The Athena SWAN charter recognises commitment to advancing the careers of women in higher education across teaching, research and professional services, and supporting trans staff and students. The charter recognises work undertaken to address gender equality broadly and takes an intersectional approach to inclusion. 

Geography have been awarded a Bronze award at the first attempt, and SAT co-chairs Professor Cathy McIlwaine and Sabrina Fernandez reflect on the self-assessment process. 

Halfway through our submission process, a colleague sent us the wonderful report authored by Alana Harris and Abigail Woods from King’s History Department with the link to the Athena SWAN Gender Equality Snakes and Ladders. It mirrored almost directly our own experiences of working as a Self Assessment Team. We had started with an optimistic view that it would not be that difficult, especially if we organised ourselves carefully into working groups who would be responsible for each section. It would write itself! Or so we thought. Not surprisingly, this was not the case. It took far longer and was much more challenging than we anticipated. Yet, there were also rewards and surprises along the way.

One of the key factors in our successful submission was to make Athena SWAN a specific project within the department with a budget, a project manager from professional services (Anna Laverty) and two SAT co-chairs – one an academic (Cathy McIlwaine) and another from professional services (Sabrina Fernandez), both of us senior. As has been widely reported elsewhere, this process should not be passed to a female (or male) junior member of staff to carry out as part of what is often deemed to be a small administrative job. In addition, a strong relationship between academic staff and professional services is also crucial. Without regular meetings as a small group of professional services and academic staff who ended-up writing the document, we would never have submitted!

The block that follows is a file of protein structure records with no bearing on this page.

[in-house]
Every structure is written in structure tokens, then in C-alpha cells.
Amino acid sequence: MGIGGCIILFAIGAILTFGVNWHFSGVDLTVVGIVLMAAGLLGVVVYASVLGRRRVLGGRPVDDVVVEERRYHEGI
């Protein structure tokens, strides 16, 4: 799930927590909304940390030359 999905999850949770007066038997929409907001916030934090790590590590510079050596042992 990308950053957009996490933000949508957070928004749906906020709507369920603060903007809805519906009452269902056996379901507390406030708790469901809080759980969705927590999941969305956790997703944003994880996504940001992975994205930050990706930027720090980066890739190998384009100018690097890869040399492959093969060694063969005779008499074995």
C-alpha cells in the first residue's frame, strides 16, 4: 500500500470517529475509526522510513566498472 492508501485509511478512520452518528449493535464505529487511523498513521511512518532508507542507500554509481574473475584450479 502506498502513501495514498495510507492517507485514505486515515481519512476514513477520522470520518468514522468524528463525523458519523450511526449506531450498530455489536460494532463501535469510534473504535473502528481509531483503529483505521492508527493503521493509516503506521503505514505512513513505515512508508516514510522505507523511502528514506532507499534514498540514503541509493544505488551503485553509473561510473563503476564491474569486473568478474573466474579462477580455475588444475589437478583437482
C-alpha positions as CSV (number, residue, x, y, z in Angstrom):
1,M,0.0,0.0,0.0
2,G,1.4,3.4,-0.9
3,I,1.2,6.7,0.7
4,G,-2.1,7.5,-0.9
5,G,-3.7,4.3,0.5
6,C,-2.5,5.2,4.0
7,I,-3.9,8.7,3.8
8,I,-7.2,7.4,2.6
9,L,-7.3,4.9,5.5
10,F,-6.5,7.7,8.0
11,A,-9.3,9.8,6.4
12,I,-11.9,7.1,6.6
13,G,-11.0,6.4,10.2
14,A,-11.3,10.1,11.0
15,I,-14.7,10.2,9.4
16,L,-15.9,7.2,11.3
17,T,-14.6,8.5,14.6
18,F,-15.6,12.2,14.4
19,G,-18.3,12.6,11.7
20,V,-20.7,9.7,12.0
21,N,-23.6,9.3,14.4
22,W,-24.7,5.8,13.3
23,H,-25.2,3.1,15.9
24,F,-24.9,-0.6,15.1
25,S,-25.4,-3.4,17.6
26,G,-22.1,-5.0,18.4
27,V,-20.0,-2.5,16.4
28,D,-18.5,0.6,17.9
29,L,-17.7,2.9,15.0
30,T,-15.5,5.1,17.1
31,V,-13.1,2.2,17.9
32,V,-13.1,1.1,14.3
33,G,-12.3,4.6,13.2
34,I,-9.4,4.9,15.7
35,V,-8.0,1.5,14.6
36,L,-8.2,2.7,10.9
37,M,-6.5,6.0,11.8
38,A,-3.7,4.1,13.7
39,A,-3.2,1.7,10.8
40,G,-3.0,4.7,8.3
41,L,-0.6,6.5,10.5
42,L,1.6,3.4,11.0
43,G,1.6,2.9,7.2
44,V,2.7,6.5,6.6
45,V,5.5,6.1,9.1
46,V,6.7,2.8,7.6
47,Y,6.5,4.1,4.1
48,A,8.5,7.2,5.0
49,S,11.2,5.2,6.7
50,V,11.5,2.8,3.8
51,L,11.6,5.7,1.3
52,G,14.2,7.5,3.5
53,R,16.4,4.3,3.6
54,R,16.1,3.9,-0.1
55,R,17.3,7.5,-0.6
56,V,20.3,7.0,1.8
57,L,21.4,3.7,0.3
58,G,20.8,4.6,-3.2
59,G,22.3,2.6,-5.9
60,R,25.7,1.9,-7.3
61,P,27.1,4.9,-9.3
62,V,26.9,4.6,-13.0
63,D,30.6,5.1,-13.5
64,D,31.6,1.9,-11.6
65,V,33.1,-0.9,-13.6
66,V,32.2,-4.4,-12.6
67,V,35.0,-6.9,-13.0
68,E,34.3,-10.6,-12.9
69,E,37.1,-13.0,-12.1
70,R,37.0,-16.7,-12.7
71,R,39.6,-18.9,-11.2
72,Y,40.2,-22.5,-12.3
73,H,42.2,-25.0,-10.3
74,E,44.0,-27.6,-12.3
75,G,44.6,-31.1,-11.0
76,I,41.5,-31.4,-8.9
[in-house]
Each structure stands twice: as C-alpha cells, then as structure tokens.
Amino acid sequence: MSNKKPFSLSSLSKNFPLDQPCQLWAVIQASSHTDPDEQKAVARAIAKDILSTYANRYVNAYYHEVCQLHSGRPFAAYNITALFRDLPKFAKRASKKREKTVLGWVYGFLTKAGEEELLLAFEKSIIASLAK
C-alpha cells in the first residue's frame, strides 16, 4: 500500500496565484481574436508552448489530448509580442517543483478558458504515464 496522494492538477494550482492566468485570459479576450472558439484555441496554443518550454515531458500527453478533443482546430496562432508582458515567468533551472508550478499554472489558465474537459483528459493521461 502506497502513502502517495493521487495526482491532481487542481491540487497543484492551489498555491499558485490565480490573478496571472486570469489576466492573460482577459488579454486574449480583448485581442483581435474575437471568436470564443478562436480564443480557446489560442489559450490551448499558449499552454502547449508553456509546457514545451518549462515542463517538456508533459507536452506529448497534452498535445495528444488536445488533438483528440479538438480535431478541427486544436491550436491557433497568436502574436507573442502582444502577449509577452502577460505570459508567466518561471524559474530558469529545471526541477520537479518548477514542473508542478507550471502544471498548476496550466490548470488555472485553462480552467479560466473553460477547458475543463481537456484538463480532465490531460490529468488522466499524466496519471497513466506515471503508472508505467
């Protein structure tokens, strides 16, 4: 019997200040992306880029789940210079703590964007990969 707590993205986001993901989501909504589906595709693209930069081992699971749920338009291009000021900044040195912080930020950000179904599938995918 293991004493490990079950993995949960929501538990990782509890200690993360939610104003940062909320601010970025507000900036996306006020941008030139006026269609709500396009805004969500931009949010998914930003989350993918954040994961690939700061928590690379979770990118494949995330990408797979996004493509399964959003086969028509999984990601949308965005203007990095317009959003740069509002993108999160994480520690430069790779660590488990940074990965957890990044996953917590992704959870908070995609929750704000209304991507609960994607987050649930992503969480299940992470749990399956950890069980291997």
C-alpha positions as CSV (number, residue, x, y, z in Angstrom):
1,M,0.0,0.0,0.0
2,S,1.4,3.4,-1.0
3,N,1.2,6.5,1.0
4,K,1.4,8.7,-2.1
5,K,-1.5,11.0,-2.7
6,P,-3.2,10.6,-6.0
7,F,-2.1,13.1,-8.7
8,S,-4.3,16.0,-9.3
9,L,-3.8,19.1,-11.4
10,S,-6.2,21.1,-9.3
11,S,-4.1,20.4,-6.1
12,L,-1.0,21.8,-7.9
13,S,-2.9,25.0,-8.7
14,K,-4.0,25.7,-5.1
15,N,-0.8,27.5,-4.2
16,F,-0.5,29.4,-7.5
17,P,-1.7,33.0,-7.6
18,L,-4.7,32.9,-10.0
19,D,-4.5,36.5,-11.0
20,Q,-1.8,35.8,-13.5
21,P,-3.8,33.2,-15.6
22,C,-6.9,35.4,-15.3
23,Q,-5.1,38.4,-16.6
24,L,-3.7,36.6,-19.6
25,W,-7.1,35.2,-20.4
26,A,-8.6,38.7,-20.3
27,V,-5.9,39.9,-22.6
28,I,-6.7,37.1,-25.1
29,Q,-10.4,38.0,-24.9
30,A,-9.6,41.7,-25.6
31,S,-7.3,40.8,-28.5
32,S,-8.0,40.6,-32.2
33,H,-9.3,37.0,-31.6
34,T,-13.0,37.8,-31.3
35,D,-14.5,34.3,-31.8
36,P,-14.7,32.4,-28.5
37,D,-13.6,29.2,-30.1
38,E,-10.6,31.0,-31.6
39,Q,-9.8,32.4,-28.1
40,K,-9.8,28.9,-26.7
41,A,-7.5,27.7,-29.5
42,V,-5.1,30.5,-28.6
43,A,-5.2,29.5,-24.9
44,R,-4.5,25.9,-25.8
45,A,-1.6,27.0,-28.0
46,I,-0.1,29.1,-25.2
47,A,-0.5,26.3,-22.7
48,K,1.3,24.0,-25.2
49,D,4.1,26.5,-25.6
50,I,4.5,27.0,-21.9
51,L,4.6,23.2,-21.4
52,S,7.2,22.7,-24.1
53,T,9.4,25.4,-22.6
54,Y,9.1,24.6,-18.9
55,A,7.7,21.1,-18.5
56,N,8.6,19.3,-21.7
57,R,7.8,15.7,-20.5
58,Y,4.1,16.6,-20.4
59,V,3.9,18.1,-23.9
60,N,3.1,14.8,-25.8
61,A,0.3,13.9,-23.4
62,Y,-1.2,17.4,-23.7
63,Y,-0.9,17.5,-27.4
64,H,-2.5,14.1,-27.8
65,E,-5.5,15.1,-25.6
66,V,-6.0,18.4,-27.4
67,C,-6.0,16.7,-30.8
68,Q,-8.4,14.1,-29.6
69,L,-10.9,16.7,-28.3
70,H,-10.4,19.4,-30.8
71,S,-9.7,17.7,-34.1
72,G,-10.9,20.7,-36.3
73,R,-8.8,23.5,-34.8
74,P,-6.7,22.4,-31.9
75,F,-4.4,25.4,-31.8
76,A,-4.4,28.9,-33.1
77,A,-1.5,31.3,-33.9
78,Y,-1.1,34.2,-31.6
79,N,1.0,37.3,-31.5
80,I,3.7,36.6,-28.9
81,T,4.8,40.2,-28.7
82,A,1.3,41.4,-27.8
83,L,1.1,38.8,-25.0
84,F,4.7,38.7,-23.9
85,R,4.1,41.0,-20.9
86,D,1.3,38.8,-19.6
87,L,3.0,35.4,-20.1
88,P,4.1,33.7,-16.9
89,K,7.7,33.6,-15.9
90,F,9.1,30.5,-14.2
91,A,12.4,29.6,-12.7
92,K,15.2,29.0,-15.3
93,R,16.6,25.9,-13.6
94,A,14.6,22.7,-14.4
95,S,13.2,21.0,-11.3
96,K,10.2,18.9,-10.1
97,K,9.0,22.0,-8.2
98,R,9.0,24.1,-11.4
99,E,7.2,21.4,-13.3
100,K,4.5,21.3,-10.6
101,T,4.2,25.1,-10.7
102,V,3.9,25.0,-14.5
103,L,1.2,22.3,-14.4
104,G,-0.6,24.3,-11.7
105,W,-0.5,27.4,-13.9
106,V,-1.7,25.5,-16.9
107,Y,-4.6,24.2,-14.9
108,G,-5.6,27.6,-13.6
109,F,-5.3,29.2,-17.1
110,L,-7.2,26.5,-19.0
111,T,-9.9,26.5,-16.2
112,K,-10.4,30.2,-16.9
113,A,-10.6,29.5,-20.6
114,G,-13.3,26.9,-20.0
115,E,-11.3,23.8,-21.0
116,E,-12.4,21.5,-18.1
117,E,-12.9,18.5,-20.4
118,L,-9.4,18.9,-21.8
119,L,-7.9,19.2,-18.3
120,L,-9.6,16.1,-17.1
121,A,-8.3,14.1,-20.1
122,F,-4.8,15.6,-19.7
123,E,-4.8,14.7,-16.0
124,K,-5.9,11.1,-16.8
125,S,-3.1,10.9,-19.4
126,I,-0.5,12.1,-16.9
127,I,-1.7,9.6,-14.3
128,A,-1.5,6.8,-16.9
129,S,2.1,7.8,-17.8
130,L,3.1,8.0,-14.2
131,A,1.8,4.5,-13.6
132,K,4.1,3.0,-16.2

The challenges we faced were also common in terms of gathering data. Some of the local level data required broken down by gender, was ultimately impossible to find in some cases; but we managed to use what we did have as illustrative. The gathering and analysis of the major quantitative data sets would have been impossible without the data lead (Bruce Malamud) and our other data people on the SAT (Daniel Schillereff on the academic side and Georgina Lonergan from professional services). These roles are crucial and unless there is data expertise on the SAT, submission would be extremely difficult. Despite real frustrations around the data when at times we thought we would never be able to present a quantitative picture of the department in terms of staff and students, in the end, it was a revelation to see the data plotted in really accessible ways. It was so satisfying to identify where we had a positive story to tell but also where we needed to focus our attention.

Another issue was that we under-estimated was the buy-in required among the SAT team. We had a whole-hearted commitment in theory to working on diversity and inclusion and on the importance of Athena SWAN, but less concrete contributions. Of course, this is understandable in light of multiple demands on people’s time, but we were surprised by those who ended-up giving more or less to the process. Yet we had full support from our Head of Department (Mark Mulligan) who was open to proposals in theory and practice; he also found the budget to be able to commit to several initiatives.

Our survey and focus group work were also really revealing but also a challenge; with hindsight, we would organise a more streamlined staff and PhD survey and conduct it at the beginning and at the end of the process. One of the most interesting data gathering exercises we carried out was around departmental descriptors – asking staff (and separately, PhD students) to assess how they felt about the department (welcoming, friendly, competitive, collegiate, hostile, supportive, ambitious, challenging) with largely positive results .

It was a huge relief to discover that we had been awarded a Bronze award, as we felt that our hard work and trials and tribulations along the way had been worth it. We are now looking forward to implementing our Action Plan and to working beyond just gender with other axes of diversity in a more intersectional way as well as with other important issues related to diversity and inclusion that are not included within the Athena SWAN process.